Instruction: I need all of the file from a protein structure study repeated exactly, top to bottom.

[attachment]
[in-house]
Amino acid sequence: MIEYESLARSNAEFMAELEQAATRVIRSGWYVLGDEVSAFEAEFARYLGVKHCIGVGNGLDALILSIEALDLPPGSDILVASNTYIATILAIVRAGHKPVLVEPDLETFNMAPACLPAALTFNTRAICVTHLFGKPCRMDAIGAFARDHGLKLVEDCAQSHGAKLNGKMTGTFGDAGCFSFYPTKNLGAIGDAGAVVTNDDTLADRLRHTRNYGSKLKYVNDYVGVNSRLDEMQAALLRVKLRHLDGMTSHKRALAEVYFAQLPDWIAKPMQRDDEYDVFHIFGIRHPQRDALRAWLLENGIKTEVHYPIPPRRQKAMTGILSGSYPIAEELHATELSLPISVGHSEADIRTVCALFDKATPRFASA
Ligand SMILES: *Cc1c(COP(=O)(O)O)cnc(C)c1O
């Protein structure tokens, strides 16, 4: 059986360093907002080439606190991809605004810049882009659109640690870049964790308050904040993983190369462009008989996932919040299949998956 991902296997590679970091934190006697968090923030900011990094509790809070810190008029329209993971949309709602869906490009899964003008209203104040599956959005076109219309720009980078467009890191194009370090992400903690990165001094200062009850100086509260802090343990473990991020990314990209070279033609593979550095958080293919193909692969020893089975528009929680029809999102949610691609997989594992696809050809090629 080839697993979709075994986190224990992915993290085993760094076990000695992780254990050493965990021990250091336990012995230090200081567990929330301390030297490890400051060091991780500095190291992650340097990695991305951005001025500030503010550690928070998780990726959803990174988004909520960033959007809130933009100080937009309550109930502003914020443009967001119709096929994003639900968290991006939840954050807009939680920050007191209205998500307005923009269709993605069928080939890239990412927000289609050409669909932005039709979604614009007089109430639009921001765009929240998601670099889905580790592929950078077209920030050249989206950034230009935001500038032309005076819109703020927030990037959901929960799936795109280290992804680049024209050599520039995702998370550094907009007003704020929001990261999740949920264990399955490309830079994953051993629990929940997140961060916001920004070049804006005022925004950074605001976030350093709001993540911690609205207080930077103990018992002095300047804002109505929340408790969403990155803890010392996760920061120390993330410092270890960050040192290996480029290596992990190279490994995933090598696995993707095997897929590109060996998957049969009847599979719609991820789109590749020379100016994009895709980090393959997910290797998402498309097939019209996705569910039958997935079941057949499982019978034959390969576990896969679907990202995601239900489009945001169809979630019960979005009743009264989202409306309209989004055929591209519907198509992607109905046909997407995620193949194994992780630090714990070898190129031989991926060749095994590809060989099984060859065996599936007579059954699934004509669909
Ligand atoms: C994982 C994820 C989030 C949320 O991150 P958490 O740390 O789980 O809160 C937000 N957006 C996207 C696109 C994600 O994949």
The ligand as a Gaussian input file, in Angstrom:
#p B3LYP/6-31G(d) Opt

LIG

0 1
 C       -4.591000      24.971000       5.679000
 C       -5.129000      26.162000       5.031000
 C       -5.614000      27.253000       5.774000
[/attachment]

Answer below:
[in-house]
Amino acid sequence: MIEYESLARSNAEFMAELEQAATRVIRSGWYVLGDEVSAFEAEFARYLGVKHCIGVGNGLDALILSIEALDLPPGSDILVASNTYIATILAIVRAGHKPVLVEPDLETFNMAPACLPAALTFNTRAICVTHLFGKPCRMDAIGAFARDHGLKLVEDCAQSHGAKLNGKMTGTFGDAGCFSFYPTKNLGAIGDAGAVVTNDDTLADRLRHTRNYGSKLKYVNDYVGVNSRLDEMQAALLRVKLRHLDGMTSHKRALAEVYFAQLPDWIAKPMQRDDEYDVFHIFGIRHPQRDALRAWLLENGIKTEVHYPIPPRRQKAMTGILSGSYPIAEELHATELSLPISVGHSEADIRTVCALFDKATPRFASA
Ligand SMILES: *Cc1c(COP(=O)(O)O)cnc(C)c1O
């Protein structure tokens, strides 16, 4: 059986360093907002080439606190991809605004810049882009659109640690870049964790308050904040993983190369462009008989996932919040299949998956 991902296997590679970091934190006697968090923030900011990094509790809070810190008029329209993971949309709602869906490009899964003008209203104040599956959005076109219309720009980078467009890191194009370090992400903690990165001094200062009850100086509260802090343990473990991020990314990209070279033609593979550095958080293919193909692969020893089975528009929680029809999102949610691609997989594992696809050809090629 080839697993979709075994986190224990992915993290085993760094076990000695992780254990050493965990021990250091336990012995230090200081567990929330301390030297490890400051060091991780500095190291992650340097990695991305951005001025500030503010550690928070998780990726959803990174988004909520960033959007809130933009100080937009309550109930502003914020443009967001119709096929994003639900968290991006939840954050807009939680920050007191209205998500307005923009269709993605069928080939890239990412927000289609050409669909932005039709979604614009007089109430639009921001765009929240998601670099889905580790592929950078077209920030050249989206950034230009935001500038032309005076819109703020927030990037959901929960799936795109280290992804680049024209050599520039995702998370550094907009007003704020929001990261999740949920264990399955490309830079994953051993629990929940997140961060916001920004070049804006005022925004950074605001976030350093709001993540911690609205207080930077103990018992002095300047804002109505929340408790969403990155803890010392996760920061120390993330410092270890960050040192290996480029290596992990190279490994995933090598696995993707095997897929590109060996998957049969009847599979719609991820789109590749020379100016994009895709980090393959997910290797998402498309097939019209996705569910039958997935079941057949499982019978034959390969576990896969679907990202995601239900489009945001169809979630019960979005009743009264989202409306309209989004055929591209519907198509992607109905046909997407995620193949194994992780630090714990070898190129031989991926060749095994590809060989099984060859065996599936007579059954699934004509669909
Ligand atoms: C994982 C994820 C989030 C949320 O991150 P958490 O740390 O789980 O809160 C937000 N957006 C996207 C696109 C994600 O994949």
The ligand as a Gaussian input file, in Angstrom:
#p B3LYP/6-31G(d) Opt

LIG

0 1
 C       -4.591000      24.971000       5.679000
 C       -5.129000      26.162000       5.031000
 C       -5.614000      27.253000       5.774000